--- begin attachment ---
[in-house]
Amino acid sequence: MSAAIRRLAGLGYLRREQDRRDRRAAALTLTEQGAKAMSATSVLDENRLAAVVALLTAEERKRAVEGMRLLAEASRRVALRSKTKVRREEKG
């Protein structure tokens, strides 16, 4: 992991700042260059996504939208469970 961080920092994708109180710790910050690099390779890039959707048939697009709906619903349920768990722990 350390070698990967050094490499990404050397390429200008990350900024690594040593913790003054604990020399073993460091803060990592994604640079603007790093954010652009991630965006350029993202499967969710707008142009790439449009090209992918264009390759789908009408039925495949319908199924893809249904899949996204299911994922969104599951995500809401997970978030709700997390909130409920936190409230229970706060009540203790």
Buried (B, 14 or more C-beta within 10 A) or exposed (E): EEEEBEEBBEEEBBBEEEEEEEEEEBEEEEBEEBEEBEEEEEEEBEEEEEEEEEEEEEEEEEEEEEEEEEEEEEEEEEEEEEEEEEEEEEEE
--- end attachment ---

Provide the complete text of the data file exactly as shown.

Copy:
[in-house]
Amino acid sequence: MSAAIRRLAGLGYLRREQDRRDRRAAALTLTEQGAKAMSATSVLDENRLAAVVALLTAEERKRAVEGMRLLAEASRRVALRSKTKVRREEKG
């Protein structure tokens, strides 16, 4: 992991700042260059996504939208469970 961080920092994708109180710790910050690099390779890039959707048939697009709906619903349920768990722990 350390070698990967050094490499990404050397390429200008990350900024690594040593913790003054604990020399073993460091803060990592994604640079603007790093954010652009991630965006350029993202499967969710707008142009790439449009090209992918264009390759789908009408039925495949319908199924893809249904899949996204299911994922969104599951995500809401997970978030709700997390909130409920936190409230229970706060009540203790």
Buried (B, 14 or more C-beta within 10 A) or exposed (E): EEEEBEEBBEEEBBBEEEEEEEEEEBEEEEBEEBEEBEEEEEEEBEEEEEEEEEEEEEEEEEEEEEEEEEEEEEEEEEEEEEEEEEEEEEEE